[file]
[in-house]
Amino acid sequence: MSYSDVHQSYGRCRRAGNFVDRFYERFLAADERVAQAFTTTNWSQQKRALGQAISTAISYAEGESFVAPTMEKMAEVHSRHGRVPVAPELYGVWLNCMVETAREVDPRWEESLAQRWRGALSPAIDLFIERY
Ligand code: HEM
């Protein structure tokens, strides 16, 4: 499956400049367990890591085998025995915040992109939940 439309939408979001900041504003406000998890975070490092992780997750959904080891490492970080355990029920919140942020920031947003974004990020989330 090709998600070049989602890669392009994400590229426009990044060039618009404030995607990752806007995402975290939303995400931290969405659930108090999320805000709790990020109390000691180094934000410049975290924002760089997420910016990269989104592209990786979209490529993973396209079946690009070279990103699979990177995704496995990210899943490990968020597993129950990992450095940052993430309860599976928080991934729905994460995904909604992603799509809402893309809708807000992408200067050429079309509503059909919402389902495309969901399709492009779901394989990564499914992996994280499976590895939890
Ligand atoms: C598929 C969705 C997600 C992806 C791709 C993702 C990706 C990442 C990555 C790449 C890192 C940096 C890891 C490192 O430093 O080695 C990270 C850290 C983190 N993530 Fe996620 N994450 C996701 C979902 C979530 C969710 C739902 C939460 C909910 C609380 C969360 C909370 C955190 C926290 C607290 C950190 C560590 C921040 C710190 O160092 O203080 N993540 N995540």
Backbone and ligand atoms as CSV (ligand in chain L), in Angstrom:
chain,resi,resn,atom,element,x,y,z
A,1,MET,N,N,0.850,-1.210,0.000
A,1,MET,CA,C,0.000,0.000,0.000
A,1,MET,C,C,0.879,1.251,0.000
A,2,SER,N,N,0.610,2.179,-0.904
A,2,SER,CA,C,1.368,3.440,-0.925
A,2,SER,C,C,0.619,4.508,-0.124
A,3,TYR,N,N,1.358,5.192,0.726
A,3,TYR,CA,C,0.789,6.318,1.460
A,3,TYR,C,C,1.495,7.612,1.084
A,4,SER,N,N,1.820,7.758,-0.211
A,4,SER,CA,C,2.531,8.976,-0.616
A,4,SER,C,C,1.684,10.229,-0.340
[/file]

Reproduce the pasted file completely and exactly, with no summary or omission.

[in-house]
Amino acid sequence: MSYSDVHQSYGRCRRAGNFVDRFYERFLAADERVAQAFTTTNWSQQKRALGQAISTAISYAEGESFVAPTMEKMAEVHSRHGRVPVAPELYGVWLNCMVETAREVDPRWEESLAQRWRGALSPAIDLFIERY
Ligand code: HEM
């Protein structure tokens, strides 16, 4: 499956400049367990890591085998025995915040992109939940 439309939408979001900041504003406000998890975070490092992780997750959904080891490492970080355990029920919140942020920031947003974004990020989330 090709998600070049989602890669392009994400590229426009990044060039618009404030995607990752806007995402975290939303995400931290969405659930108090999320805000709790990020109390000691180094934000410049975290924002760089997420910016990269989104592209990786979209490529993973396209079946690009070279990103699979990177995704496995990210899943490990968020597993129950990992450095940052993430309860599976928080991934729905994460995904909604992603799509809402893309809708807000992408200067050429079309509503059909919402389902495309969901399709492009779901394989990564499914992996994280499976590895939890
Ligand atoms: C598929 C969705 C997600 C992806 C791709 C993702 C990706 C990442 C990555 C790449 C890192 C940096 C890891 C490192 O430093 O080695 C990270 C850290 C983190 N993530 Fe996620 N994450 C996701 C979902 C979530 C969710 C739902 C939460 C909910 C609380 C969360 C909370 C955190 C926290 C607290 C950190 C560590 C921040 C710190 O160092 O203080 N993540 N995540």
Backbone and ligand atoms as CSV (ligand in chain L), in Angstrom:
chain,resi,resn,atom,element,x,y,z
A,1,MET,N,N,0.850,-1.210,0.000
A,1,MET,CA,C,0.000,0.000,0.000
A,1,MET,C,C,0.879,1.251,0.000
A,2,SER,N,N,0.610,2.179,-0.904
A,2,SER,CA,C,1.368,3.440,-0.925
A,2,SER,C,C,0.619,4.508,-0.124
A,3,TYR,N,N,1.358,5.192,0.726
A,3,TYR,CA,C,0.789,6.318,1.460
A,3,TYR,C,C,1.495,7.612,1.084
A,4,SER,N,N,1.820,7.758,-0.211
A,4,SER,CA,C,2.531,8.976,-0.616
A,4,SER,C,C,1.684,10.229,-0.340